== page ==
I was looking up articles on how moving home can affect you both mentally and physically. I have completely lost my mojo since finally moving into my new flat last week. I know it’s not permanent but I feel it to the core and I dislike it intensely. I wanted to hit the ground running, but it took me two weeks to pack and unpack my stuff. Now that I am back in my usual routine, I feel like I need a holiday, or someone to come and give me a seriously good massage. At the very least.
I found this article but was more surprised about a particular paragraph in it which could have been written about me:
3. You learn to discard relationships –
Admittedly, it’s hard to tell whether frequent movers are more likely to discard relationships in the first place, or whether the moving forces them to have a more transient lifestyle with regards to their relationships. Either way, however, a study published earlier this year suggested a link between relocating and fewer attachments to possessions and people.
In one experiment, researchers found that participants who were less attached to their stuff were also more likely to let go of their friendships; in another, they found that people who were less attached to things were more likely to move around frequently. In a final experiment, participants who were asked to imagine a future in which they moved frequently were more likely to say they would discard personal relationships than people who imagined sticking around..
I have never had many close friends. I keep my friend groups really tight. But up until I started moving more I had a lot of physical clutter in my life. You could have put me somewhere on the hoarder scale. I was a collector or things. Having to move in 2012 required serious and immediate downsizing and I found it very therapeutic. I soon discovered that having lots of possessions stressed me out and I think this was in part because I never felt secure about where I lived (wherever that was) and was always worried what would happen to all my possessions if I had to move. And then I had my question answered for me. So I got rid of everything. But I didn’t have a choice.
I have moved many times since then and continued to discard possessions wherever I have been. Up until this latest move, where I am finally living on my own again, I owned very few things. No furniture, very few nic-nacs (that I refer to as dust gathering clutter). Quite simply, if I can’t fit it into my car, I don’t own it. Moving home, for me, has also been a tightly budgeted and singular affair for quite a while. It’s me. It’s my car and that’s about it. But this move has required more change – and this is my post decision dissonance. I moved into an unfurnished apartment. I had no choice but to acquire things.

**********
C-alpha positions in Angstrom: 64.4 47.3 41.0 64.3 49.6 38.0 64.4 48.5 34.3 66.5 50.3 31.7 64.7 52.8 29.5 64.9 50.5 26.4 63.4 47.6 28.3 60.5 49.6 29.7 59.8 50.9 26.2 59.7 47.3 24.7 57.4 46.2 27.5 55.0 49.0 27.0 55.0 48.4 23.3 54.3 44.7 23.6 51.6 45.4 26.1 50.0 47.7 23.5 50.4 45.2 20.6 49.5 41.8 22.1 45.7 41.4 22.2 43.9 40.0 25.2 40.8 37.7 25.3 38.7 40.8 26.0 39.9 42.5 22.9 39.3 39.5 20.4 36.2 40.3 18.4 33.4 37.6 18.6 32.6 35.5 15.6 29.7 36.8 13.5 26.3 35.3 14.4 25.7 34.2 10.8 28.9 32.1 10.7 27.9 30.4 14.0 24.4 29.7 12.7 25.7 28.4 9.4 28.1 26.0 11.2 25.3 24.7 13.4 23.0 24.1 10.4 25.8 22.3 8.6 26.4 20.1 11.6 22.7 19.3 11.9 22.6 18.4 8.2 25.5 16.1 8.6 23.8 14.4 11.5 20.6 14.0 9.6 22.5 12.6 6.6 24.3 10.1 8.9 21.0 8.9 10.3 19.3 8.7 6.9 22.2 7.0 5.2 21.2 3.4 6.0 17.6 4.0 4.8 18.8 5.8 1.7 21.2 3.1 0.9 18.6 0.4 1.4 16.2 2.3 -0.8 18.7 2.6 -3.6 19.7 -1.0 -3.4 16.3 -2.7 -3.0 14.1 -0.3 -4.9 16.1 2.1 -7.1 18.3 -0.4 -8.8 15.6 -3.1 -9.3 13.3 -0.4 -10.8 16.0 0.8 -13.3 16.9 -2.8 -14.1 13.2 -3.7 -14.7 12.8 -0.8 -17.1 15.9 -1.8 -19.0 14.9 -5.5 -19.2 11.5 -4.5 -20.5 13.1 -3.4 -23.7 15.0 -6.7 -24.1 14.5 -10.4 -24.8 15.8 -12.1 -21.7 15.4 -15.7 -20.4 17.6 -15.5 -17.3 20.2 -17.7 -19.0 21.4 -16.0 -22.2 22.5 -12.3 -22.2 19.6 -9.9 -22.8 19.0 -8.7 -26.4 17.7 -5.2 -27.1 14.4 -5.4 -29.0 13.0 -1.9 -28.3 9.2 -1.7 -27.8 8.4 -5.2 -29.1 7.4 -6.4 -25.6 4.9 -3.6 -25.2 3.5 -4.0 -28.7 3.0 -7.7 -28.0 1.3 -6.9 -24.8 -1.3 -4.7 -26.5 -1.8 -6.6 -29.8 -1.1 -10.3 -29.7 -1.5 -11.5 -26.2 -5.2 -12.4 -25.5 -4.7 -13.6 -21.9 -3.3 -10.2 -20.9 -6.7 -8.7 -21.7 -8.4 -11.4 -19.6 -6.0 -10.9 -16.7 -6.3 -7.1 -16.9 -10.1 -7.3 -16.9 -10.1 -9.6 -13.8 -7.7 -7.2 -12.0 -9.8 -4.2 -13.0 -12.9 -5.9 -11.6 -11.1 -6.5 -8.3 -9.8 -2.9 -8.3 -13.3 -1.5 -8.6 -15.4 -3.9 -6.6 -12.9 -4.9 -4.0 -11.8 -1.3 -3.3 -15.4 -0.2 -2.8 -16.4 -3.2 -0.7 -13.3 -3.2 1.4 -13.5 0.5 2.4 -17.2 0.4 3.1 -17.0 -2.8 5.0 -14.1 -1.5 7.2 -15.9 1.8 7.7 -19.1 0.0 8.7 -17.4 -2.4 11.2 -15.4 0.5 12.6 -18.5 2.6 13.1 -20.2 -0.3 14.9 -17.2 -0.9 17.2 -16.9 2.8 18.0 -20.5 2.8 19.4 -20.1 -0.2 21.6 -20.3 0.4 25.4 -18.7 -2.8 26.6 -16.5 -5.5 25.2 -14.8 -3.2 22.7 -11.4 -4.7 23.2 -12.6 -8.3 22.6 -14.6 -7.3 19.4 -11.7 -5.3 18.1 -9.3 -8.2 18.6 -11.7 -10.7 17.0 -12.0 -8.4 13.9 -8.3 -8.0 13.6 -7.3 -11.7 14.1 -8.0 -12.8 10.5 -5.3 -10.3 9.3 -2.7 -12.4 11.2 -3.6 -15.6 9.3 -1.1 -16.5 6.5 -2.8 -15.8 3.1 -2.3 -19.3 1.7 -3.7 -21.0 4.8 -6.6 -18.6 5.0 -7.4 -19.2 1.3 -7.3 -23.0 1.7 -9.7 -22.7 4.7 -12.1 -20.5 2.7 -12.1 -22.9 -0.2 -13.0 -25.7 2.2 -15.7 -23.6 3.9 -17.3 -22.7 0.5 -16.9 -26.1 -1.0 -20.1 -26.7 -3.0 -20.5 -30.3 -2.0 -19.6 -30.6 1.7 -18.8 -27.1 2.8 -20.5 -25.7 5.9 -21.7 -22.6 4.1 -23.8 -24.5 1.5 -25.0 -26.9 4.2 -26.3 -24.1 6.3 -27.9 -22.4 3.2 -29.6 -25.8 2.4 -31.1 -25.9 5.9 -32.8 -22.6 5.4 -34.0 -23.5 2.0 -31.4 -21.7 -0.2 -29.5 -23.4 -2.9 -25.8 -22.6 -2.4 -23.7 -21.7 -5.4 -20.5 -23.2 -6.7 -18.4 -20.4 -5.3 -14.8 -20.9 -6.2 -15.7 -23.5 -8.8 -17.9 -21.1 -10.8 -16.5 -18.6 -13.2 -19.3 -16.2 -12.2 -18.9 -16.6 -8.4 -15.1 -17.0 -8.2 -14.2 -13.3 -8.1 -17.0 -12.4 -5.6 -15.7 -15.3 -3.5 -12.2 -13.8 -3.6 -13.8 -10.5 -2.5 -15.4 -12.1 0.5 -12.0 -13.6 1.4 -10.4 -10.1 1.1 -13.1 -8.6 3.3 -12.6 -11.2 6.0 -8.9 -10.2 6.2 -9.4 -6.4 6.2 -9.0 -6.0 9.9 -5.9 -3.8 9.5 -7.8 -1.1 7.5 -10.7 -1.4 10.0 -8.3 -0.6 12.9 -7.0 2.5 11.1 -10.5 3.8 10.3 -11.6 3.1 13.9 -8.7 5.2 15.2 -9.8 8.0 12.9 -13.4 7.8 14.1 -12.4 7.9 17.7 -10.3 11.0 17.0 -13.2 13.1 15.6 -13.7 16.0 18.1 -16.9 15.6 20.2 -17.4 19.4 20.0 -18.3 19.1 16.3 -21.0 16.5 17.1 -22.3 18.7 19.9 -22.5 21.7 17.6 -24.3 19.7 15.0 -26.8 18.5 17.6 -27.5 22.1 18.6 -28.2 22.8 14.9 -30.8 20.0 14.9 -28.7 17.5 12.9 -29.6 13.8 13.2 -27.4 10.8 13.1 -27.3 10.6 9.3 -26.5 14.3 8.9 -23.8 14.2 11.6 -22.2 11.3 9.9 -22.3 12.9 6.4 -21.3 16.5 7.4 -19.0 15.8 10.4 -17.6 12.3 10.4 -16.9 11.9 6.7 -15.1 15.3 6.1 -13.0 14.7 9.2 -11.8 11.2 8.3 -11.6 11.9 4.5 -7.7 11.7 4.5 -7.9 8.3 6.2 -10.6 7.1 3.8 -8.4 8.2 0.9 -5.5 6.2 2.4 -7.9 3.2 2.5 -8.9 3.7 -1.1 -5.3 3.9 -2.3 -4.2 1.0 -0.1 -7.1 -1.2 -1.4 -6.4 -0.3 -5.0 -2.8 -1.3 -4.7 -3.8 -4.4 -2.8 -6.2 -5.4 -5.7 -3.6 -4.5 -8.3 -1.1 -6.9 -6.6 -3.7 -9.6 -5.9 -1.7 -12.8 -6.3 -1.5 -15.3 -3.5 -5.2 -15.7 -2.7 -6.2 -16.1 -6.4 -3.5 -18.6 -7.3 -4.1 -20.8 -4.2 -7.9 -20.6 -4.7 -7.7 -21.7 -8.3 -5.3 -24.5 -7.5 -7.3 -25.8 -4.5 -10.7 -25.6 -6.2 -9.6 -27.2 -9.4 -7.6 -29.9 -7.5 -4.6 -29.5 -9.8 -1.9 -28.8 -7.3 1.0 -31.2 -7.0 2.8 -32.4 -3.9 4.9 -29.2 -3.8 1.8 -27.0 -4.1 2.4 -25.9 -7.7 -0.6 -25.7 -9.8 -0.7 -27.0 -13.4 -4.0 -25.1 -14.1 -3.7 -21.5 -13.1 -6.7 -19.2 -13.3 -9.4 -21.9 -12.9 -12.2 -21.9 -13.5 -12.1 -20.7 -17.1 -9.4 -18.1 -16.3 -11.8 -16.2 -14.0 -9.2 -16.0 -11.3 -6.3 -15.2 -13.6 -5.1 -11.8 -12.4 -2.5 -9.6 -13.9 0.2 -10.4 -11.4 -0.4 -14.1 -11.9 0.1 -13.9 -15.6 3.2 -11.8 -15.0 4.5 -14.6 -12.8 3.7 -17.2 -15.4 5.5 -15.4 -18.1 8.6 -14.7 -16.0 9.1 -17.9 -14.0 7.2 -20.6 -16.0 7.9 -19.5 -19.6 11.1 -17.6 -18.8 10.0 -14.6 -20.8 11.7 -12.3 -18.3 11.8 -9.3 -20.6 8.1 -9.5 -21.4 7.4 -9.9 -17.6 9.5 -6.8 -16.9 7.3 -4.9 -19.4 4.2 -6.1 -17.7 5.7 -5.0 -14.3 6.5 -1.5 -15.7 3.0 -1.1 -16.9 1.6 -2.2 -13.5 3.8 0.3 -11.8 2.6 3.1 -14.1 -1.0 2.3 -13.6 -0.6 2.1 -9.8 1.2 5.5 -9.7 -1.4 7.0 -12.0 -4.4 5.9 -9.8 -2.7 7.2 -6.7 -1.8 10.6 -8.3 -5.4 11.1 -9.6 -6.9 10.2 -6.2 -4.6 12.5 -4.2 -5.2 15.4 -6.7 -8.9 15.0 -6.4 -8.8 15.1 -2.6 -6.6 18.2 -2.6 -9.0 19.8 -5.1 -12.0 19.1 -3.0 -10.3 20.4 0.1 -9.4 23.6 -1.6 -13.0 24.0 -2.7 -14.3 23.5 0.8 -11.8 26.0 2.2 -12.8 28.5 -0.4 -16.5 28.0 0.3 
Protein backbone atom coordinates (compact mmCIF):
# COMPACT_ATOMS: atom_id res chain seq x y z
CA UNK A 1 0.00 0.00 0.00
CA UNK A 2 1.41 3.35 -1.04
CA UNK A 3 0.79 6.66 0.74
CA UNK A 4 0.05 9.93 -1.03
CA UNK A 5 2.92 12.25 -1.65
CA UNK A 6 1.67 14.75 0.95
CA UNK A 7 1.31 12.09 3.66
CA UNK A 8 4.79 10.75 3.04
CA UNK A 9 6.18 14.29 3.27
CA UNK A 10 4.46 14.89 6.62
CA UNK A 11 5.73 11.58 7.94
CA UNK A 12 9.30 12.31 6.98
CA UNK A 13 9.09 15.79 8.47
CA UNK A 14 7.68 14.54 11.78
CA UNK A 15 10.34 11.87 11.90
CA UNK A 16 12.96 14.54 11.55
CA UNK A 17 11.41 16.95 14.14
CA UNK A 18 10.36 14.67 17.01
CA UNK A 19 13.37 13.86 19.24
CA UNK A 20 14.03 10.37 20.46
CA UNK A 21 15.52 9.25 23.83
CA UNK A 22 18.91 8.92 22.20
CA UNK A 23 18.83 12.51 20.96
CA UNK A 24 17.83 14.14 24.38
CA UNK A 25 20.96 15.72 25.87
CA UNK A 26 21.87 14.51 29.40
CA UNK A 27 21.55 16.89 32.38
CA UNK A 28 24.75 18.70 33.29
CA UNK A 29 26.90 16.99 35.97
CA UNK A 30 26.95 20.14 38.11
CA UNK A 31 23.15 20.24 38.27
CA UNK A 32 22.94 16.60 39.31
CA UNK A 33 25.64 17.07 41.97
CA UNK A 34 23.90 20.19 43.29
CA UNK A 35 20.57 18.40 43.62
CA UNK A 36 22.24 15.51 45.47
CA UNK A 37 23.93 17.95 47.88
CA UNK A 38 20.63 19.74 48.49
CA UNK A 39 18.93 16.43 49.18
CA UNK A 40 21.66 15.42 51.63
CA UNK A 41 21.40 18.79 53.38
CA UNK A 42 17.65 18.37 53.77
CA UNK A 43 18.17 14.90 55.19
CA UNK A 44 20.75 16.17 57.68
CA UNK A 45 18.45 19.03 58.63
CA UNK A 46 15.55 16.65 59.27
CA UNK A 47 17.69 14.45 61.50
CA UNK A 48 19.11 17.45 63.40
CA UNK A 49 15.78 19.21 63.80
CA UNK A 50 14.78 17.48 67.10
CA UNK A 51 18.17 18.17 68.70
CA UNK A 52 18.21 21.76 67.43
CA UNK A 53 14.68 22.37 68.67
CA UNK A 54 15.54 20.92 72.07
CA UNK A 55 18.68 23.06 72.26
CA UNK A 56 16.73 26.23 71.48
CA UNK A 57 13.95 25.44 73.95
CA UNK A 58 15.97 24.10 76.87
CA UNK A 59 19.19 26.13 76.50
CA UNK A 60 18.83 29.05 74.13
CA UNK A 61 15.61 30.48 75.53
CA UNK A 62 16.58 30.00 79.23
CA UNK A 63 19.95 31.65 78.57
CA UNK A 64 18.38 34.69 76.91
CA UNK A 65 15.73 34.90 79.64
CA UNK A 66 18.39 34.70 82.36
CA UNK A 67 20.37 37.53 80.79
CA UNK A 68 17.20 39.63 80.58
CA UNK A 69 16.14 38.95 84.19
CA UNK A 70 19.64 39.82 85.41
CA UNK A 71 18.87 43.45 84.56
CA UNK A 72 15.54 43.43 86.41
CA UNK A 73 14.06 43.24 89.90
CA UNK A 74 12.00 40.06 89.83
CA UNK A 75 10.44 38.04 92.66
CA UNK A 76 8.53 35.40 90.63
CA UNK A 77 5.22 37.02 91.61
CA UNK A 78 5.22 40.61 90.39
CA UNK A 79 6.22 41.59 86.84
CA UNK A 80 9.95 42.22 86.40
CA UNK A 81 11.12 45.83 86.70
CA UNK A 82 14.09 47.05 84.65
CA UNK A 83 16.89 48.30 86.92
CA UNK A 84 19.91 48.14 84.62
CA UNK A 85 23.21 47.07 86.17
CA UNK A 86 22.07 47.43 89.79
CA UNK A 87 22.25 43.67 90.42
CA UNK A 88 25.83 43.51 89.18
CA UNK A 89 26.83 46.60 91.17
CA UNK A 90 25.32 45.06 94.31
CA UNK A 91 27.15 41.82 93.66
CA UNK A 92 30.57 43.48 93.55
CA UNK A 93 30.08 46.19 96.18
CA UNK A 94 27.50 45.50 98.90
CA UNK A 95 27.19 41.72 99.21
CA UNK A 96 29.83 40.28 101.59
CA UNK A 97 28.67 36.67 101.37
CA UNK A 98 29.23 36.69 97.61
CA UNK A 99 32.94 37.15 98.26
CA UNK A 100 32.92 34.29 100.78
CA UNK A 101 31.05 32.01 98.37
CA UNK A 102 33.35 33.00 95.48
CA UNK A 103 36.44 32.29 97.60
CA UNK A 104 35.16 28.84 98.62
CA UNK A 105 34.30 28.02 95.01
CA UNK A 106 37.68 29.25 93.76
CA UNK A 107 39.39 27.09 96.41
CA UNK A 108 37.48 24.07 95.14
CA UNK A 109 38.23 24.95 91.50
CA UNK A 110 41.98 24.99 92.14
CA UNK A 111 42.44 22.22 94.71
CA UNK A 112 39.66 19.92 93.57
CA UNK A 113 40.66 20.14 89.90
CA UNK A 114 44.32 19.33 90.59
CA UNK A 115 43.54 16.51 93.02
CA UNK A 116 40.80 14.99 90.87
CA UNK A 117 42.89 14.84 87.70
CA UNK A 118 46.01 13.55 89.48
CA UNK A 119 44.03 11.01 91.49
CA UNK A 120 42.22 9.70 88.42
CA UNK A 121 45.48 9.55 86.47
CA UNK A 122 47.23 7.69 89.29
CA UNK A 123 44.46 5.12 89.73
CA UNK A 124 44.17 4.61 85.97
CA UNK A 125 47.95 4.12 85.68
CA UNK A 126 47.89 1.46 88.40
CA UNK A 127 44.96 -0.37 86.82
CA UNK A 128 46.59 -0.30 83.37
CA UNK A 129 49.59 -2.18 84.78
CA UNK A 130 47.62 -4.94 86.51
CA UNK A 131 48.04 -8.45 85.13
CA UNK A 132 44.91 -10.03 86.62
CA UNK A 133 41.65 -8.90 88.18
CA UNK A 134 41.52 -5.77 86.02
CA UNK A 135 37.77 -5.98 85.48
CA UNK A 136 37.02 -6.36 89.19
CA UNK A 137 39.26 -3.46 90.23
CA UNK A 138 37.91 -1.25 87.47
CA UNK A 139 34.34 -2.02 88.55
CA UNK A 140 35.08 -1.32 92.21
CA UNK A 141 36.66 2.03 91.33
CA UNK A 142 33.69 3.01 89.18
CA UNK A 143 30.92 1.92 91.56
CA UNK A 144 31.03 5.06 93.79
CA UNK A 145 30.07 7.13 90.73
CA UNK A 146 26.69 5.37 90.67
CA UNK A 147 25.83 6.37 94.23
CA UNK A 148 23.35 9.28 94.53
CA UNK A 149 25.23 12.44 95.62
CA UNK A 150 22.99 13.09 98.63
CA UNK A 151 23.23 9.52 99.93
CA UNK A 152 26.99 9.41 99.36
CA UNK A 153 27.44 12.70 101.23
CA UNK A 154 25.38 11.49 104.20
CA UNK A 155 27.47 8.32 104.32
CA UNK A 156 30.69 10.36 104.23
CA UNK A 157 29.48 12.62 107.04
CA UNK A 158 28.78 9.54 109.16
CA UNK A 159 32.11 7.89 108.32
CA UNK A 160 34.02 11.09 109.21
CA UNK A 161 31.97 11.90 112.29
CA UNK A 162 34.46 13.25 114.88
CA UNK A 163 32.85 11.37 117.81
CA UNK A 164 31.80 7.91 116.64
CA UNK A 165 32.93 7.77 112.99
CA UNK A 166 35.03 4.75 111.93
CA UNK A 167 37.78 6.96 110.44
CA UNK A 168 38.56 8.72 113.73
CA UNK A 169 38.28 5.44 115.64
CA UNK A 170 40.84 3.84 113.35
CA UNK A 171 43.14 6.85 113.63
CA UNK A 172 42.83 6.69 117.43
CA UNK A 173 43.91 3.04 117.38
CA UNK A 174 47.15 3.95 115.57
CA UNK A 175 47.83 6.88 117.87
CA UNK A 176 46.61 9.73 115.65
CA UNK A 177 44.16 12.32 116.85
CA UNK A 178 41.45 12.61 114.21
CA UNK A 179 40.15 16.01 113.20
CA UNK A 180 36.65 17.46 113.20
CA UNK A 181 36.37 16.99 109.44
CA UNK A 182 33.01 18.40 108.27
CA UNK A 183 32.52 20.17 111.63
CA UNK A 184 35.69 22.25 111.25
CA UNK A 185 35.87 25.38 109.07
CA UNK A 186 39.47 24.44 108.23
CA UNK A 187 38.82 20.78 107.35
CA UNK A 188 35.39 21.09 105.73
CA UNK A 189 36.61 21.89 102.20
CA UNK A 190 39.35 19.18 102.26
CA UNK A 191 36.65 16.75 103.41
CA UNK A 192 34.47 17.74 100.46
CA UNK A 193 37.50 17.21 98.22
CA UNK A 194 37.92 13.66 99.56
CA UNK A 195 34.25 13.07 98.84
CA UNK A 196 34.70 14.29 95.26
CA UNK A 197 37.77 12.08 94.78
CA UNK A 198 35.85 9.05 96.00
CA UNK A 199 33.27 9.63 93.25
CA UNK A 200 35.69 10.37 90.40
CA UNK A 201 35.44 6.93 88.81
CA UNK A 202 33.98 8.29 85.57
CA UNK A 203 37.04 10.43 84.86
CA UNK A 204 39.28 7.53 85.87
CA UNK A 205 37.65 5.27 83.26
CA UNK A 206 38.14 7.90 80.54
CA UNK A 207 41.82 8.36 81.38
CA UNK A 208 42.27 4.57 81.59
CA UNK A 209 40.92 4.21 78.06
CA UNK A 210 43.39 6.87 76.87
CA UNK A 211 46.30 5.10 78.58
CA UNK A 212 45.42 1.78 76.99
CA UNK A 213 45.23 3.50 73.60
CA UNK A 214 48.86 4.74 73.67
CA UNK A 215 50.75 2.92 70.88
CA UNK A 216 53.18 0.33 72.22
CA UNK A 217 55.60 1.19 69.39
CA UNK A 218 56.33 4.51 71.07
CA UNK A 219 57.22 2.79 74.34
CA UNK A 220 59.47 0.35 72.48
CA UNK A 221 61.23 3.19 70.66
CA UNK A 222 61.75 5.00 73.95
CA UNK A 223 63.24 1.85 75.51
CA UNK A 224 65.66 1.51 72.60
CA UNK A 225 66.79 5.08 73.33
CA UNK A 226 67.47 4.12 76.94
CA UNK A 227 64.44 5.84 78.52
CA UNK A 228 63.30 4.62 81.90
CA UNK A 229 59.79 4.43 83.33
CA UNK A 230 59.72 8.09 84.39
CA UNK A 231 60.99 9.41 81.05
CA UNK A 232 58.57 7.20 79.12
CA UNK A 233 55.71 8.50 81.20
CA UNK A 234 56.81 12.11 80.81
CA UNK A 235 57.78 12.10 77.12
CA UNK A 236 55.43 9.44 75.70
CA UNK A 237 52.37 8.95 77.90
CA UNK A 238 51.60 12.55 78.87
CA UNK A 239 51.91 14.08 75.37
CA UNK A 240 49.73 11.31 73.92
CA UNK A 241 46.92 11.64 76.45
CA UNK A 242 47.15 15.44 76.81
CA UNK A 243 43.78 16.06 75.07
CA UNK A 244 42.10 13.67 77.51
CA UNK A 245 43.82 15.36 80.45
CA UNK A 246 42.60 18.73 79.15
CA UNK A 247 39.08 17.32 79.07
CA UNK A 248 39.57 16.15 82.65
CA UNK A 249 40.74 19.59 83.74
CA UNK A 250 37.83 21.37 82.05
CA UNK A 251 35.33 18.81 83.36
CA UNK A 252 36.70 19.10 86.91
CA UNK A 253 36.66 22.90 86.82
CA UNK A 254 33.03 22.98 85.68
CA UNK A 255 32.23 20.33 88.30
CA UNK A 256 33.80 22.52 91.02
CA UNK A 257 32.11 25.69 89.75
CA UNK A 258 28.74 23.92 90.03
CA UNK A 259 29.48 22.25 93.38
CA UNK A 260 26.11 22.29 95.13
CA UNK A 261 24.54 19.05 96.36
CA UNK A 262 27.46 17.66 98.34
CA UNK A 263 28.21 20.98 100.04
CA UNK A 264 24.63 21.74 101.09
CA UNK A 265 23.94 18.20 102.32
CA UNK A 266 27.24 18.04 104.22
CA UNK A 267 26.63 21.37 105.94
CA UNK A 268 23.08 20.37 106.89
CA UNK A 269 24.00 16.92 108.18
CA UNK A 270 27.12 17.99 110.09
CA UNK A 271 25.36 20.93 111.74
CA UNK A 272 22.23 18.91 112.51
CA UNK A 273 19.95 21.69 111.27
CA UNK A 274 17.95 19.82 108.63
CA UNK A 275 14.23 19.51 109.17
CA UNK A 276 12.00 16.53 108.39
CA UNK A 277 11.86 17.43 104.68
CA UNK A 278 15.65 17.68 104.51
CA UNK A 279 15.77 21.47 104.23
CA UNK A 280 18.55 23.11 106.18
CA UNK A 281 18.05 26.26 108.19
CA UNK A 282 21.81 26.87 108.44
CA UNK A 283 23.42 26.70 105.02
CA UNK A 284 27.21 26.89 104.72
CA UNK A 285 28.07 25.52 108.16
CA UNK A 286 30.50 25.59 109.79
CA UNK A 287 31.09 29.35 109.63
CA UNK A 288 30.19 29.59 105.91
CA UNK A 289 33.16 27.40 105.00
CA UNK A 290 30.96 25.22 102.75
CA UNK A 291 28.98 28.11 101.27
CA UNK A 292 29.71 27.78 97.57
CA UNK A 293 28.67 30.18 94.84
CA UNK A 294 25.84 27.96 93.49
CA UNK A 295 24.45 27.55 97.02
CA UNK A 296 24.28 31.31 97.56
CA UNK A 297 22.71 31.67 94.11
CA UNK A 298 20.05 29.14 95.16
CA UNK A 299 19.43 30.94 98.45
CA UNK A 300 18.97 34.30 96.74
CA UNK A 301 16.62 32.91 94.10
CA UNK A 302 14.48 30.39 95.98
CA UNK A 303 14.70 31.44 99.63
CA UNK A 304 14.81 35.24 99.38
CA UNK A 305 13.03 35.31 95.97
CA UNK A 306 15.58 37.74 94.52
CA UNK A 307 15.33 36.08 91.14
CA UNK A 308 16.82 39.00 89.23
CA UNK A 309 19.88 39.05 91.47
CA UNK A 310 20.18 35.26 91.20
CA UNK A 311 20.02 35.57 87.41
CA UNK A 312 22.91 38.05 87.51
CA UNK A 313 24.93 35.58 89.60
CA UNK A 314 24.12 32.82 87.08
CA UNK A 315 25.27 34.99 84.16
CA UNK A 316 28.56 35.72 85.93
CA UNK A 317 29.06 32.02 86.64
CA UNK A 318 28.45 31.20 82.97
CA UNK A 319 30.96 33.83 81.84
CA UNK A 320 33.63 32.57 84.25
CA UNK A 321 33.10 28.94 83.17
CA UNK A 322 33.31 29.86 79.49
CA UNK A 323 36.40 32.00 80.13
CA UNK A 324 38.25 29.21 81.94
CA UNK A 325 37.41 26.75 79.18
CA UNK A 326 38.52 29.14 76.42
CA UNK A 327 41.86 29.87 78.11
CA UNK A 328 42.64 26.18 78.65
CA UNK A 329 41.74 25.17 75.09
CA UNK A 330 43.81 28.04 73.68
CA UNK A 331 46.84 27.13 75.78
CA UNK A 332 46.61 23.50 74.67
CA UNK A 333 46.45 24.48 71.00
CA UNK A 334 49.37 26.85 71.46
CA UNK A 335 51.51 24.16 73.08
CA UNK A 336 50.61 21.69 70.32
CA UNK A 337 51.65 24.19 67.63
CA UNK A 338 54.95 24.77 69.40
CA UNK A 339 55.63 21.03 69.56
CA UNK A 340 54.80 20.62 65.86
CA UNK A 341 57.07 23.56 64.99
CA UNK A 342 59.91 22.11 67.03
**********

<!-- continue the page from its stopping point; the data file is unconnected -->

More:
In parallel, I have very few long term friends, most of them maintained only thanks to social media. The longest I have ever lived anywhere since leaving the nest is 8 years and my moves generally involve long distances.
Having read the above article I then began to think about my CNM set ups and wondered if there was a connection to the detachment I have towards friendships and my sexual partners. It would make sense that I treat everything in life the same. I like things uncomplicated. I don’t do drama. I have always been quite detached to close human association. If someone gets needy, I get weary. There is no nurturing gene in me, there never has been. I take a methodical and practical approach to problems. I am also very independent because I’ve had to be and also because it’s a natural state of being for me. I don’t struggle on my own, in my own company.
Subconsciously engineering my sexual relationships in the same way as I have always managed my friendships, puts the final piece of my puzzle into place. I’m not suggesting for one minute that this is necessarily a good thing. I don’t doubt that one day it is going to come back and bite me on the ass, but it’s the way I am. Everyone and everything now comes in manageable chunks. Except my furniture.
Flat pack sofa anyone?